Frequently Asked Questions

There are numerous misconceptions about SAD. Sometimes it can be dismissively referred to as the ‘winter blues’. It is important to recognise that SAD can affect a person’s life as much as any other type of depression. Other references, such as ‘winter blues’ diminishes the impact a person may experience when living with the condition.  

SAD is diagnosed if your depression has a pattern relating to the seasons. Some people can become depressed at other times of the year that are difficult for them, it could be because of a bereavement anniversary or Christmas.  

No. Bipolar Disorder can sometimes have a seasonal pattern. You can find more information about this on our Bipolar Disorder condition page.  

Evidence to support light therapy as a successful treatment option for SAD varies. Some studies have indicated it is more likely to produce short term results. Those that reported light therapy to have worked, have usually found their symptoms improved within the first couple of weeks.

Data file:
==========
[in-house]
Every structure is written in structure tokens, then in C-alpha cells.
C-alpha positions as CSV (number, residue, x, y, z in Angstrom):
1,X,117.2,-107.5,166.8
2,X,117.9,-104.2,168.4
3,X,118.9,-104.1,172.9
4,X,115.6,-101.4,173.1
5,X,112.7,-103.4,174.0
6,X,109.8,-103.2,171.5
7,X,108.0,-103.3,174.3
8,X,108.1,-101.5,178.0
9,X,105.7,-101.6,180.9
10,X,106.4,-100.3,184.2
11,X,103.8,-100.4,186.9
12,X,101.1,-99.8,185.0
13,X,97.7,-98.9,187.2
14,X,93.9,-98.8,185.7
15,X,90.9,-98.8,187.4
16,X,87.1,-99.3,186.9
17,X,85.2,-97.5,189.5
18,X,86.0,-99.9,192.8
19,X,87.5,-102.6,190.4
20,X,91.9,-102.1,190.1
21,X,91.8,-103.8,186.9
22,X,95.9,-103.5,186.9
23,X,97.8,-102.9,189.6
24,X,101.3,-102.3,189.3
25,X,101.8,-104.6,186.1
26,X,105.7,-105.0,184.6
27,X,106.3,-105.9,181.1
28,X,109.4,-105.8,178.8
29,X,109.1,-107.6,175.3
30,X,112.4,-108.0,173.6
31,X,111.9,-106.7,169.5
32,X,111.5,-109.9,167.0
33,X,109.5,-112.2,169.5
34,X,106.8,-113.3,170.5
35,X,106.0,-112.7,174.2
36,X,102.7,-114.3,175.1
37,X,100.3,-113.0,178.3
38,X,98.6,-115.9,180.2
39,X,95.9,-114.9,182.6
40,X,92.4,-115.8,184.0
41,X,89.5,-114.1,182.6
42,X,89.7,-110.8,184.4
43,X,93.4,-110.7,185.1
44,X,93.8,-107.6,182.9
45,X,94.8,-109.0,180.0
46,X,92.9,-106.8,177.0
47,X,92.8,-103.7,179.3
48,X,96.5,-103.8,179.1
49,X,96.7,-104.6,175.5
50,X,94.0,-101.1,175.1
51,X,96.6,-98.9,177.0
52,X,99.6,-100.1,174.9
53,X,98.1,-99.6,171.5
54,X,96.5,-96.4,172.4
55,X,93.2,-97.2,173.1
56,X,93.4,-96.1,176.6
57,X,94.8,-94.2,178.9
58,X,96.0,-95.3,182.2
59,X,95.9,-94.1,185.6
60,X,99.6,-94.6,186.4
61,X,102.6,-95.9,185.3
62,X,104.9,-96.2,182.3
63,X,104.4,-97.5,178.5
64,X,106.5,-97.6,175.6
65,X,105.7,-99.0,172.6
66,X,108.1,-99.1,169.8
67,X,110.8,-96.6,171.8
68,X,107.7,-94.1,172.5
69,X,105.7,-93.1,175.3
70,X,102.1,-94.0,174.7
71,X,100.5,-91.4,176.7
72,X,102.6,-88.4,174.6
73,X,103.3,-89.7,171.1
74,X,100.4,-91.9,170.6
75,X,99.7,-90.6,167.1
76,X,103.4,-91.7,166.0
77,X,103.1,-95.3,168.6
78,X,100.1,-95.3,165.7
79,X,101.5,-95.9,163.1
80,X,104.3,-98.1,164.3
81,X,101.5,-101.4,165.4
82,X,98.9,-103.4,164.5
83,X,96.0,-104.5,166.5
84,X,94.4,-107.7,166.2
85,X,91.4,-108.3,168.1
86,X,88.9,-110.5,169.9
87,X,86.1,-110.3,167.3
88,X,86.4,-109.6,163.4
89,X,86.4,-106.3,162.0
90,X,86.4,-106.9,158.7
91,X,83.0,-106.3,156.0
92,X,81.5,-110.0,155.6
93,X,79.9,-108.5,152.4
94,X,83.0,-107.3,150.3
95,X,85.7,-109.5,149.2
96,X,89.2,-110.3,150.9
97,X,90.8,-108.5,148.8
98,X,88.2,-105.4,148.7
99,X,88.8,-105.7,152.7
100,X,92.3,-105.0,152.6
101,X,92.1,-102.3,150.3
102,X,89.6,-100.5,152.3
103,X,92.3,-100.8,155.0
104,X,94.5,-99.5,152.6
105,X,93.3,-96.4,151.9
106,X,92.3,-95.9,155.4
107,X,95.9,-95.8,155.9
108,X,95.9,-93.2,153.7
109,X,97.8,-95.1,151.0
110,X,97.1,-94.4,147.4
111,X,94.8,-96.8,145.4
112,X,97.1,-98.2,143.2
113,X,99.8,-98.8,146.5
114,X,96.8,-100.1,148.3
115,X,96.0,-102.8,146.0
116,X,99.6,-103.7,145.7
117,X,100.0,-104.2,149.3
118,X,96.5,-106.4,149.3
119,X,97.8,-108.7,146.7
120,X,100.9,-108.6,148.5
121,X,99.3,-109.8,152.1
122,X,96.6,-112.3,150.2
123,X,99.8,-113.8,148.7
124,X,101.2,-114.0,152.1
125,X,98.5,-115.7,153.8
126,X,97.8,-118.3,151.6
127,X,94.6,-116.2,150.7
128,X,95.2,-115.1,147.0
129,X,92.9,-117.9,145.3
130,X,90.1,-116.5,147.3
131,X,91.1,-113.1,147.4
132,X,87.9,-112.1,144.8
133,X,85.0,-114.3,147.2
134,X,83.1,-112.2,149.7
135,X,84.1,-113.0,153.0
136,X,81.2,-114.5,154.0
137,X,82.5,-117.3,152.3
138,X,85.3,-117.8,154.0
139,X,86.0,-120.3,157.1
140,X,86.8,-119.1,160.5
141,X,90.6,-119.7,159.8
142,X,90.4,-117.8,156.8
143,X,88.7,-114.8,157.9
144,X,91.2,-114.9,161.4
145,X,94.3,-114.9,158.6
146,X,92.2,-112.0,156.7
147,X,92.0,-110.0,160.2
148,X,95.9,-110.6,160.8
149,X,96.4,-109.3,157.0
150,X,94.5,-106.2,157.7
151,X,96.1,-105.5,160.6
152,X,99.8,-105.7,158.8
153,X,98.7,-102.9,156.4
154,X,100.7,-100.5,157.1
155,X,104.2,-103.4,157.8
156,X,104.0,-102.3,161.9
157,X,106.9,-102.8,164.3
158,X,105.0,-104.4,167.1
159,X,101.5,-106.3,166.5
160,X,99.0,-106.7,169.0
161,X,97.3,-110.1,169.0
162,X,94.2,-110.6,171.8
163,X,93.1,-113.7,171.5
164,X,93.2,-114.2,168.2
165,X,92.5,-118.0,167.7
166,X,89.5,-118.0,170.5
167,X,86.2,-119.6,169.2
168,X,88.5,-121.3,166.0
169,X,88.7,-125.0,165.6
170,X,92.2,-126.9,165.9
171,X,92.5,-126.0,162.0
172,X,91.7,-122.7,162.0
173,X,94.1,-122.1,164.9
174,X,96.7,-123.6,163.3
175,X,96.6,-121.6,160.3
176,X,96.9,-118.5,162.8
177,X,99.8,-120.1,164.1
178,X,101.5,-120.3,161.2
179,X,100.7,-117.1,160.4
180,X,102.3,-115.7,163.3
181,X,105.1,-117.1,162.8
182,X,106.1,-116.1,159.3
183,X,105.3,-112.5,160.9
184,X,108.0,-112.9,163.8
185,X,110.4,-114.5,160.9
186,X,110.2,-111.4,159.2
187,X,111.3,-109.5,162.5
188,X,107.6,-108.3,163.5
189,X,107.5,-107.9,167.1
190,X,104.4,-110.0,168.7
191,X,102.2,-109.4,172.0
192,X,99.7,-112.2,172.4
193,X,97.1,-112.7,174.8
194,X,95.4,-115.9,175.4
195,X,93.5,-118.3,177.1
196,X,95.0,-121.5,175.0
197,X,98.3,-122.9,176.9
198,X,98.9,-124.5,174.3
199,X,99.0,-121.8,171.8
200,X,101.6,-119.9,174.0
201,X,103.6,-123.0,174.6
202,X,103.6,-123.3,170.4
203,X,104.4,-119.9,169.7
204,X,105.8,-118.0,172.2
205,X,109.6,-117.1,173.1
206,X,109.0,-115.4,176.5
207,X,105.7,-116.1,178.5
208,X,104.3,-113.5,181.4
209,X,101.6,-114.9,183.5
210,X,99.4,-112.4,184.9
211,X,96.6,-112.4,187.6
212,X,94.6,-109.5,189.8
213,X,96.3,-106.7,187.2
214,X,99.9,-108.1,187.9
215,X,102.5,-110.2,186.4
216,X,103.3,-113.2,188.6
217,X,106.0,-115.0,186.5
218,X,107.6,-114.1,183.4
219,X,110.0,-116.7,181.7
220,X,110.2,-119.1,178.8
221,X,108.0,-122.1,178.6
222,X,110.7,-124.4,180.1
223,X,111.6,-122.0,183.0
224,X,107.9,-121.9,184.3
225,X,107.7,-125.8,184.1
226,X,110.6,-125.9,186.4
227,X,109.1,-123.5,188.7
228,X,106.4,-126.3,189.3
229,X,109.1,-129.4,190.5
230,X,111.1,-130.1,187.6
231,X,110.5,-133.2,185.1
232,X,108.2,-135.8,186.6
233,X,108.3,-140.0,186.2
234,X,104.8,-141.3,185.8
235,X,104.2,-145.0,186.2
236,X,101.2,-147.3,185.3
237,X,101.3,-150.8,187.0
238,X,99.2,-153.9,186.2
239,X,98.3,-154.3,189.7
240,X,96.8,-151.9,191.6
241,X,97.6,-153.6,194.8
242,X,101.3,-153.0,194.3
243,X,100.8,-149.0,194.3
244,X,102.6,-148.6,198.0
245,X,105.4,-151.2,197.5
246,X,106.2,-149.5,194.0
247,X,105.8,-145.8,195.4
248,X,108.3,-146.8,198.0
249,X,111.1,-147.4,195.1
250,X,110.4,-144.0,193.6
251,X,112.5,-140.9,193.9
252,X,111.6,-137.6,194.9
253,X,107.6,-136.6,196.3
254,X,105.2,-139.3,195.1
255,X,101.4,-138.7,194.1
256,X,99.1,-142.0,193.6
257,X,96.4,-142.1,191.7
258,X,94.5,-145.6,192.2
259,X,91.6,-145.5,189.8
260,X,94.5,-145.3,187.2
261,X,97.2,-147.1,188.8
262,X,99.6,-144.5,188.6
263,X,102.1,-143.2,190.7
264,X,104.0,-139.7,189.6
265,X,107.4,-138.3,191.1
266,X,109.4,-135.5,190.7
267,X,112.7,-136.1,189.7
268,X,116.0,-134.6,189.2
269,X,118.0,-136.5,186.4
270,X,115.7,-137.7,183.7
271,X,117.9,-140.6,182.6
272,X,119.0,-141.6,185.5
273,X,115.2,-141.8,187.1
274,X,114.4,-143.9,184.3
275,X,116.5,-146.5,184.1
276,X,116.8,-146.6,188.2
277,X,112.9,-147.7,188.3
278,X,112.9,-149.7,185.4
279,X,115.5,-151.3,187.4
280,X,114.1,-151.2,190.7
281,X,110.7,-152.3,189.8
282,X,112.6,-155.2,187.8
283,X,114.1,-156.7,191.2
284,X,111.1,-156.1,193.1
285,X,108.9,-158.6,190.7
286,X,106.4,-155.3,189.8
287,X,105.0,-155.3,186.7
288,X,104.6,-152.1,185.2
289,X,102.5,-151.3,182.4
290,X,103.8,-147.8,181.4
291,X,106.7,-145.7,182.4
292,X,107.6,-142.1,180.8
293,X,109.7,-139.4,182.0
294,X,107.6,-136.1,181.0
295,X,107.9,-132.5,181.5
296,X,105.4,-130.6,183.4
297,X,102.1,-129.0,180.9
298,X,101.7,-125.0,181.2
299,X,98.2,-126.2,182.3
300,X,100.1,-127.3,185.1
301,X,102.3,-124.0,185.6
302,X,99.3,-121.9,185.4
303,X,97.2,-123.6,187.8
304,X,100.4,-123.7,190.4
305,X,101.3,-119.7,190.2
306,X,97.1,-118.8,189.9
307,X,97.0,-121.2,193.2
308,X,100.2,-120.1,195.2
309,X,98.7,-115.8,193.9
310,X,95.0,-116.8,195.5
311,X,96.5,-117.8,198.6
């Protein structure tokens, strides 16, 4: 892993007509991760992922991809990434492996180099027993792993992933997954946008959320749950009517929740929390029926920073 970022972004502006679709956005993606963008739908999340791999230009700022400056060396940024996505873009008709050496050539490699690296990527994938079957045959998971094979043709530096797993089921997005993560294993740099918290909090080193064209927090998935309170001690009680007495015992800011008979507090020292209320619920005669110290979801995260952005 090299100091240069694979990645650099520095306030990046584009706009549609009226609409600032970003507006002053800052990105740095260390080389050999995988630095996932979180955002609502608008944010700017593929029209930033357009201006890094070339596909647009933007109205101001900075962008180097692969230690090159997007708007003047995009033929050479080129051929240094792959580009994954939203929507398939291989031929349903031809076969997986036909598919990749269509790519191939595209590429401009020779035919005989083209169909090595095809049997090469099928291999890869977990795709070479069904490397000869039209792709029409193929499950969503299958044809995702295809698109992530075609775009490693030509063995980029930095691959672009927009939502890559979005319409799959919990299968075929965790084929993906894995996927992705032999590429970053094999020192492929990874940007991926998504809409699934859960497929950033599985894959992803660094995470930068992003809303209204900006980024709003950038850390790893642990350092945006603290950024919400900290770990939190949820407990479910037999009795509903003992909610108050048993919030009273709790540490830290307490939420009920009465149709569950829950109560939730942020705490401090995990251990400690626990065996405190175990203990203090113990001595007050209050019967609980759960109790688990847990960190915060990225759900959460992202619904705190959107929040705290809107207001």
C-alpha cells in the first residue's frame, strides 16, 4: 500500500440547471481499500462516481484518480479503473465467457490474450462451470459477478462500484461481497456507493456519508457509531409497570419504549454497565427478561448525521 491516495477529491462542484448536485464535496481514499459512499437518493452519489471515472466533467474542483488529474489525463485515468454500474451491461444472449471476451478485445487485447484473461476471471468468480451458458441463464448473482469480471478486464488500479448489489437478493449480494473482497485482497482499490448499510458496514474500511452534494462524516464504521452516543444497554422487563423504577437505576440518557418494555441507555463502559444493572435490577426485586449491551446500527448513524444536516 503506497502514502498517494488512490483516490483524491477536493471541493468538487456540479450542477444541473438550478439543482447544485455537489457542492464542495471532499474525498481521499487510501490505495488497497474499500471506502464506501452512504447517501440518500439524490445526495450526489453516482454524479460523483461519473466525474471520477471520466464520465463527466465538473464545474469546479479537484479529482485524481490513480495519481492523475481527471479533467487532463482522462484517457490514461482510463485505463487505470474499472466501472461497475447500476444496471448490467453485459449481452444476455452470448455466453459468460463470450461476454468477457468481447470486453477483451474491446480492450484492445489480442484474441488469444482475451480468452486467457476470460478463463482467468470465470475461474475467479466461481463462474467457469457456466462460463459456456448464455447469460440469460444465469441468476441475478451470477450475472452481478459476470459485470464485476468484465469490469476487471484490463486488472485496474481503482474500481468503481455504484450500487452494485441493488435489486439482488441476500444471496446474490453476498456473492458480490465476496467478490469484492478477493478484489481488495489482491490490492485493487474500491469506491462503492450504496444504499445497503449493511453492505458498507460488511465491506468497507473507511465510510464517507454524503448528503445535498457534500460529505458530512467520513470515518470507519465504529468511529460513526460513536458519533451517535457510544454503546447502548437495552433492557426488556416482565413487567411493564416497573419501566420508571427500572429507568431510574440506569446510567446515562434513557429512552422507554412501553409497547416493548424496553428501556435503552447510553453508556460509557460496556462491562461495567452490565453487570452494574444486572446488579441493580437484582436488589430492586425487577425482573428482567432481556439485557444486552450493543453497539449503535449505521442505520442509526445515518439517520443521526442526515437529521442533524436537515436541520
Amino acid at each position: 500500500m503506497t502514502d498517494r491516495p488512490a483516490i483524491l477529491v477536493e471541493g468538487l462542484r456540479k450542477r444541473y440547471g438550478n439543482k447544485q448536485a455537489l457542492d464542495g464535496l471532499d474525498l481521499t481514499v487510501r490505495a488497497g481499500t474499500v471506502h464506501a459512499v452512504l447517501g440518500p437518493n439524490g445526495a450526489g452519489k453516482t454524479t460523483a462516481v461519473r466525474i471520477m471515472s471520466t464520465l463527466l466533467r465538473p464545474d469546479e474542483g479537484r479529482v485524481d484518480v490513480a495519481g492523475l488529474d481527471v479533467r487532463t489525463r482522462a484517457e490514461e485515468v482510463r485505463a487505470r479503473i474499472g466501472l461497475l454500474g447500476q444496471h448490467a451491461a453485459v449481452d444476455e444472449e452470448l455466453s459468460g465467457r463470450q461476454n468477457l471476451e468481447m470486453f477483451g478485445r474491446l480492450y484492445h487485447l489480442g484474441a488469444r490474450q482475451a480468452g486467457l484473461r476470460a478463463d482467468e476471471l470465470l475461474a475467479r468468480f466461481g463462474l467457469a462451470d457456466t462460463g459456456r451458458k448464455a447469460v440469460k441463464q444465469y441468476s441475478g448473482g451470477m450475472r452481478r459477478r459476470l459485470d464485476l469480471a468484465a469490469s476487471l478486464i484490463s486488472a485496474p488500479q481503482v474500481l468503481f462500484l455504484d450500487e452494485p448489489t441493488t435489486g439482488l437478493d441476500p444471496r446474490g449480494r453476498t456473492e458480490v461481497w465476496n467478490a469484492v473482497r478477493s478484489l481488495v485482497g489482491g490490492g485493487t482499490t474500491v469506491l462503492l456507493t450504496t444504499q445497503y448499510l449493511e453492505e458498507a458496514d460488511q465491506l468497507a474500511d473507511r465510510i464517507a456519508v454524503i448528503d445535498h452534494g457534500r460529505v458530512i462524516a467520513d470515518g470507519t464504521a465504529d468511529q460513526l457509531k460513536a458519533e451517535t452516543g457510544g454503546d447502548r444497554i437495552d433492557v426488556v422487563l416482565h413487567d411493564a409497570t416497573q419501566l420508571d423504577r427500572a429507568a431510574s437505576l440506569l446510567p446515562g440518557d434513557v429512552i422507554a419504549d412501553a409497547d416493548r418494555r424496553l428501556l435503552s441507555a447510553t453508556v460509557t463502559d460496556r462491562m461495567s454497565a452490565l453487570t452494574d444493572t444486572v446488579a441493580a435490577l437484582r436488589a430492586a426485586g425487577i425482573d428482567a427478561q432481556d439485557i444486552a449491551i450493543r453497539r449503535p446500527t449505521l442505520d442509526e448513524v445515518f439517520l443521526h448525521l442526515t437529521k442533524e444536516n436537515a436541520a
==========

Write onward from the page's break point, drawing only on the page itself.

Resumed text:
Most people can try light therapy without any side effects or risks. However, you do need to ensure that you buy the right light for this treatment. You can either check with your GP or look on the SADA website

Light therapy isn’t suitable for everyone. For example, certain eye conditions might prevent this treatment from being an option. Similarly, certain medication might make you more sensitive to light which might prevent you from using this form of therapy. Speak to your GP if you are uncertain.  

Mood variations between the seasons has been acknowledged for a long time. The medical term SAD was first described in 1984 by the psychiatrist, Norman Rosenthal, as a “syndrome characterized by recurrent depressions that occur annually at the same time each year.” 

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